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Sainsbury’s apologises to woman with therapy dog who was thrown out of store

Montage: Jack Russell dog and Sainsbury's store dog-serious
© Rebecca Bex Clifton - Facebook

The supermarket chain Sainsbury's, which prides itself on its customer-centred ethos, has apologised to a woman who brought her therapy dog into one of its stores.

By Nick Whittle , 31 Dec 2019

When Bex Clifton visited Sainsbury’s in Basingstoke, Hampshire she took along her dog Maxxy. Maxxy is, according to Ms Clifton, a therapy dog.


Ms Clifton relies on Maxxy to assist her with an “invisible disability”, according to The Mirror.

 

My year of 2019, 36 years old. Part 2 ❤️?

Posted by Rebecca Bex Clifton on Monday, December 30, 2019


However, staff at Sainsbury’s were less than sympathetic when they saw Clifton arrive at the shop with her Jack Russell crossbreed in tow.

 

My year of 2019, 36 years old. Part 2 ❤️?

Posted by Rebecca Bex Clifton on Monday, December 30, 2019


After Clifton had been shopping for 25 minutes she was asked by shop staff to leave on the basis that the dog was “not real”.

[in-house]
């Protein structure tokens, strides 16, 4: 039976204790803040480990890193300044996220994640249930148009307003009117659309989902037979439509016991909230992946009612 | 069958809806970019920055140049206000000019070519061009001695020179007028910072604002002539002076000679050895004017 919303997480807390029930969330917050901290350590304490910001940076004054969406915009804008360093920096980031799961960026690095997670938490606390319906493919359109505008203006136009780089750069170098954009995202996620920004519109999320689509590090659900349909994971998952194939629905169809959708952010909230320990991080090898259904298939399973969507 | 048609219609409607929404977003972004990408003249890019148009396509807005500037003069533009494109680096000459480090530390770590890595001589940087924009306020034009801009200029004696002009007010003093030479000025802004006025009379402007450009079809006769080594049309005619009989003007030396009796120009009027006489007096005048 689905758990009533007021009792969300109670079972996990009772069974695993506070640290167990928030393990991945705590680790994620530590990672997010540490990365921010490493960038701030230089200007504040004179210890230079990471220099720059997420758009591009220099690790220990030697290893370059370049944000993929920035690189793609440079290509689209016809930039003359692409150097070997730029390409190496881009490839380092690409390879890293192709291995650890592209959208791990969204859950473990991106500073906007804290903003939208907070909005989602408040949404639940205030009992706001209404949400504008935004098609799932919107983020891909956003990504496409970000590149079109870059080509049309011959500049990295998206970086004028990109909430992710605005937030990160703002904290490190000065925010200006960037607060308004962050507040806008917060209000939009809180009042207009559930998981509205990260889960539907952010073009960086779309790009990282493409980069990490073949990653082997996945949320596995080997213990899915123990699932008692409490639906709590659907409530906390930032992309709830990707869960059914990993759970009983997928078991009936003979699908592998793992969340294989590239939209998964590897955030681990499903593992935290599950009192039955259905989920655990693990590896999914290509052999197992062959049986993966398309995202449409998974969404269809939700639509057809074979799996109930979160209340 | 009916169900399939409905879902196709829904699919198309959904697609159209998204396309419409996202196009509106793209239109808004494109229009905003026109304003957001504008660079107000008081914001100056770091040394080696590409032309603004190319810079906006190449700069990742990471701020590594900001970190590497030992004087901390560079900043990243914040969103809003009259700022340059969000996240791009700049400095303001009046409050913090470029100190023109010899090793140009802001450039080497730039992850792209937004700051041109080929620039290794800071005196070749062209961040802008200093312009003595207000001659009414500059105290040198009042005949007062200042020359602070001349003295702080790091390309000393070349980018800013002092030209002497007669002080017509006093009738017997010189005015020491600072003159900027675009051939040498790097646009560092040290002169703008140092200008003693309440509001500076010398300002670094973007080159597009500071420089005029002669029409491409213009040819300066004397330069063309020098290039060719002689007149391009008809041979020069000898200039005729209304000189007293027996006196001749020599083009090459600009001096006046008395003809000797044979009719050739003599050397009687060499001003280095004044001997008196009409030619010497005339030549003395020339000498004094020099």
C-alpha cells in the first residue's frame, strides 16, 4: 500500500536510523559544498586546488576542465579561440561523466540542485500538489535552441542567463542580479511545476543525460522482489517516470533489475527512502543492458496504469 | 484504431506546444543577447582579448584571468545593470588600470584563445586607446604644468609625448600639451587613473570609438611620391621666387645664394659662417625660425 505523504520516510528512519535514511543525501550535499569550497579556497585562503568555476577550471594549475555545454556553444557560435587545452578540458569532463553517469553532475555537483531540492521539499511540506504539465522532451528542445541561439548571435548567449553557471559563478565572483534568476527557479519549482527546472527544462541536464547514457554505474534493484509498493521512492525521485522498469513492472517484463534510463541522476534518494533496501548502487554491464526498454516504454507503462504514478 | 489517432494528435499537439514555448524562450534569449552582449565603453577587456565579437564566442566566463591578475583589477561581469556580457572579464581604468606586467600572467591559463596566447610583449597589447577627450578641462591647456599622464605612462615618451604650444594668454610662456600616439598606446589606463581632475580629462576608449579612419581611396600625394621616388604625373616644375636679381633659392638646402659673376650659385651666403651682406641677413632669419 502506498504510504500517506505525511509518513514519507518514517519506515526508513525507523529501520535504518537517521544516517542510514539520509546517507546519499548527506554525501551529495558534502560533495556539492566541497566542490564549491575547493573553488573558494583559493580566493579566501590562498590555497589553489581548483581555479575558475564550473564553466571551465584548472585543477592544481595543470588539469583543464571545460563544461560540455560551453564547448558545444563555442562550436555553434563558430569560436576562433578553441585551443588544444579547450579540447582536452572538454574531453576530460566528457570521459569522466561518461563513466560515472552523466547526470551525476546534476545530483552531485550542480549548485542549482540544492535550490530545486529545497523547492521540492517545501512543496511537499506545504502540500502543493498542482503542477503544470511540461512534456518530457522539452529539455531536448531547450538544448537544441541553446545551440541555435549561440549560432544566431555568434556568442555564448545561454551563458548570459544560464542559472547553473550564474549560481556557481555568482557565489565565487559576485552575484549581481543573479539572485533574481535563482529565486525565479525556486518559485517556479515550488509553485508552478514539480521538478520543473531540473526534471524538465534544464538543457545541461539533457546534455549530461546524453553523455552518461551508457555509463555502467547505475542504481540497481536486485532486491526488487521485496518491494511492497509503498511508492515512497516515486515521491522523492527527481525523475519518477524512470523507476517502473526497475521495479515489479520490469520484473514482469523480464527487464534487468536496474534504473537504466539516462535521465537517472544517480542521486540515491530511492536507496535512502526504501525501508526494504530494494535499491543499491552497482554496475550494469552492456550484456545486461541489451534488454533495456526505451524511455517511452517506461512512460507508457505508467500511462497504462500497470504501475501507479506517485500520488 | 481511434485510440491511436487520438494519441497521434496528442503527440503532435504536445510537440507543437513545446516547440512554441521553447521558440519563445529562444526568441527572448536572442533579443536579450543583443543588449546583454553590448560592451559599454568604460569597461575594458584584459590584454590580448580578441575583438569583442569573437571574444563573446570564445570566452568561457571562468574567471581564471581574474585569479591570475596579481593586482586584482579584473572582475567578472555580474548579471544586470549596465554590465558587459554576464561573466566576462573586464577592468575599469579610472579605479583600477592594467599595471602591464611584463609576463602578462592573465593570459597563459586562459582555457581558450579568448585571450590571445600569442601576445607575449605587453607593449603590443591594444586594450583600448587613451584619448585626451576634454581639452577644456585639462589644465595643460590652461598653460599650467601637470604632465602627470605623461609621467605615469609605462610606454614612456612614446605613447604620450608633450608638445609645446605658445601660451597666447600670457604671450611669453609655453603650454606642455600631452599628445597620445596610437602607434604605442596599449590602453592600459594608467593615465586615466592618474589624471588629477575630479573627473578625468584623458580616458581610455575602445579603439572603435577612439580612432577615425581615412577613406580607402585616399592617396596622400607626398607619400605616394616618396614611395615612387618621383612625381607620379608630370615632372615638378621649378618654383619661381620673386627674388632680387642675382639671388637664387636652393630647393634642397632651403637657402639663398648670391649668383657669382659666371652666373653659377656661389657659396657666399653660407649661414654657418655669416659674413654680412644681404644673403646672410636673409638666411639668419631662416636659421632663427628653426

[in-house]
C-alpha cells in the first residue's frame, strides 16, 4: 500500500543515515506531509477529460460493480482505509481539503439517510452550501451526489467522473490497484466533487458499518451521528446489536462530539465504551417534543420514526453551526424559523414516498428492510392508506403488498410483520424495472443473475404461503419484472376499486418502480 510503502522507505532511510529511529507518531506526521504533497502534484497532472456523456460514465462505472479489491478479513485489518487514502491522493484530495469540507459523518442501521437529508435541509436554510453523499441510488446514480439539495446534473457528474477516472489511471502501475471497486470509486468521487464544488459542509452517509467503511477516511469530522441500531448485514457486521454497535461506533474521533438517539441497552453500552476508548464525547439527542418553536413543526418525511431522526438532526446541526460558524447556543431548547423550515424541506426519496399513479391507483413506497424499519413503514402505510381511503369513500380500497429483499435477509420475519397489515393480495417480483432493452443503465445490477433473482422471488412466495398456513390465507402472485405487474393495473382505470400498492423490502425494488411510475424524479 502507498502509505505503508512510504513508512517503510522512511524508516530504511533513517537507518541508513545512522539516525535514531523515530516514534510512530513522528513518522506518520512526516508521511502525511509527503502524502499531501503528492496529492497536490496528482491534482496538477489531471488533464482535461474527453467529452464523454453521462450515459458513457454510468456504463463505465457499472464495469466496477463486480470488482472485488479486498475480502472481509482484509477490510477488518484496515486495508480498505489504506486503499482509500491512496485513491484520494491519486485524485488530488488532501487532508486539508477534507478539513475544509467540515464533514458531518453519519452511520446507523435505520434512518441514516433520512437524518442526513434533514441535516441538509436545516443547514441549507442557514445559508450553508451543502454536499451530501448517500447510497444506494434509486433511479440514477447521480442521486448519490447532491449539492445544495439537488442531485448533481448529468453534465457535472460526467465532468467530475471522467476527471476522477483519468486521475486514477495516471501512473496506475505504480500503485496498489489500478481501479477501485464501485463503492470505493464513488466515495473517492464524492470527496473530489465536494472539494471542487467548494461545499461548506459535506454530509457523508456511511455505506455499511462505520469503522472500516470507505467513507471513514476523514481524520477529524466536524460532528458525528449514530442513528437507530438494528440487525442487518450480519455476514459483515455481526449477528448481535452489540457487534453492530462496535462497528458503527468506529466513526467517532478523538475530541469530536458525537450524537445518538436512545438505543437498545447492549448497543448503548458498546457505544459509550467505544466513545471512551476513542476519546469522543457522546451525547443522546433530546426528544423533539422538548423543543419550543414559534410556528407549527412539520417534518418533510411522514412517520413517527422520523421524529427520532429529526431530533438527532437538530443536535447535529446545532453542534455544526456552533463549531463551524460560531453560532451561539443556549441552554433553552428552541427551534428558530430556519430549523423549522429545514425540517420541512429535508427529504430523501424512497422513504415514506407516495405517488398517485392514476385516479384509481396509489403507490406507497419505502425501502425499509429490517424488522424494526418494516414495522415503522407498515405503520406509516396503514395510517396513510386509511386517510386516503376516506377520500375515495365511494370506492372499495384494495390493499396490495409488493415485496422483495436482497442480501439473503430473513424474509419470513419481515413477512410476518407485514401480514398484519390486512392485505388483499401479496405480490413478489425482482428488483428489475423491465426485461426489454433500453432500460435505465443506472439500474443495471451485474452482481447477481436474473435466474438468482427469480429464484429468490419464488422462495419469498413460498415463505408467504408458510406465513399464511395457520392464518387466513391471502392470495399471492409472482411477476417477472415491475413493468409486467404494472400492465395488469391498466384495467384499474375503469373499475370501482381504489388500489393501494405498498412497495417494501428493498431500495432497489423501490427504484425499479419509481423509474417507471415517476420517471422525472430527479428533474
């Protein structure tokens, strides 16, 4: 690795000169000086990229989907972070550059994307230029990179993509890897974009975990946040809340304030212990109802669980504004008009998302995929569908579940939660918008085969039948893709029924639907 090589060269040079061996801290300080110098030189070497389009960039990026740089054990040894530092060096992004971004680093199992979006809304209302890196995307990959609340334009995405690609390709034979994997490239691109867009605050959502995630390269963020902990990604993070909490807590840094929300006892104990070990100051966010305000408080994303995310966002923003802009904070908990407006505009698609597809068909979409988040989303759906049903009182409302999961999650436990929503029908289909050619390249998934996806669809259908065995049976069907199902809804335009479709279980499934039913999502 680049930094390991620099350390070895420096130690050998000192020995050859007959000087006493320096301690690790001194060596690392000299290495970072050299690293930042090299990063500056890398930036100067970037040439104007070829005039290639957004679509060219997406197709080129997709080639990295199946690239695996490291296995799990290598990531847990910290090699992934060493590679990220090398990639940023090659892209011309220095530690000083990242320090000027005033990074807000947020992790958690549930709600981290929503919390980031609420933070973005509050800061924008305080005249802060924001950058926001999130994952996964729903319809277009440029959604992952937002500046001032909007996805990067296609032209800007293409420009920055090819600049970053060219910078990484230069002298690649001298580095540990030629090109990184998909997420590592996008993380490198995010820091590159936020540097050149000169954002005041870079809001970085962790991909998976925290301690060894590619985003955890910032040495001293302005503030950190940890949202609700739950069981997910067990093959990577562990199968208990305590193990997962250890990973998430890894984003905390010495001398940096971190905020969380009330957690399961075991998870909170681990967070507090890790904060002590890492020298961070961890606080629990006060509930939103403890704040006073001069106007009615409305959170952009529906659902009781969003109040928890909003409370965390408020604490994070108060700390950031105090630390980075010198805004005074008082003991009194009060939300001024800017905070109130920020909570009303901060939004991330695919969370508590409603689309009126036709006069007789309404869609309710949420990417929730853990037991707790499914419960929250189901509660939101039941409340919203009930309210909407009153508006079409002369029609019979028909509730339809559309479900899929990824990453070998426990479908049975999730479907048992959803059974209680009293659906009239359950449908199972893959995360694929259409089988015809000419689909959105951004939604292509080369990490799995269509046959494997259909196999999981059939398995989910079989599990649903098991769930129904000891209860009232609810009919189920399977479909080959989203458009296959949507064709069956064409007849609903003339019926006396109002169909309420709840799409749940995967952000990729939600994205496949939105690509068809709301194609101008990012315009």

Clifton told The Mirror she felt humiliated by the request.

It made me feel discriminated against,” Clifton said. "I've got a disability and them shouting at me made me feel discriminated. The second time my daughter was with me and she was in tears.”

Gesture of goodwill

Sainsbury’s later apologised to Clifton. According to The Mirror, a spokesperson for the shop said, “We have apologised to Rebecca for her experience and provided her with a gesture of goodwill so that we can welcome her back into store with Maxxy.”

 

My year of 2019, 36 years old. Part 1 ❤️?

Posted by Rebecca Bex Clifton on Monday, December 30, 2019


Therapy dog vs. assistance dog

Maxxy’s status as a therapy dog may not be in doubt but there is a legal distinction between a therapy dog - used to benefit someone therapeutically - and an assistance dog, used to benefit someone with a physical disability.

Most assistance dogs are trained to perform essential physical tasks for people with a life-limiting challenge, such as blindness. Assistance dogs are usually qualified following extensive training at one of the UK’s charities. This type of dog is also registered as a member of Assistance Dogs UK.

According to the Society for Companion Animal Studies, “An assistance dog is legally permitted to accompany its client, owner, or partner, at all times and in all places, within the United Kingdom.  A therapy dog does not have these same legal privileges.”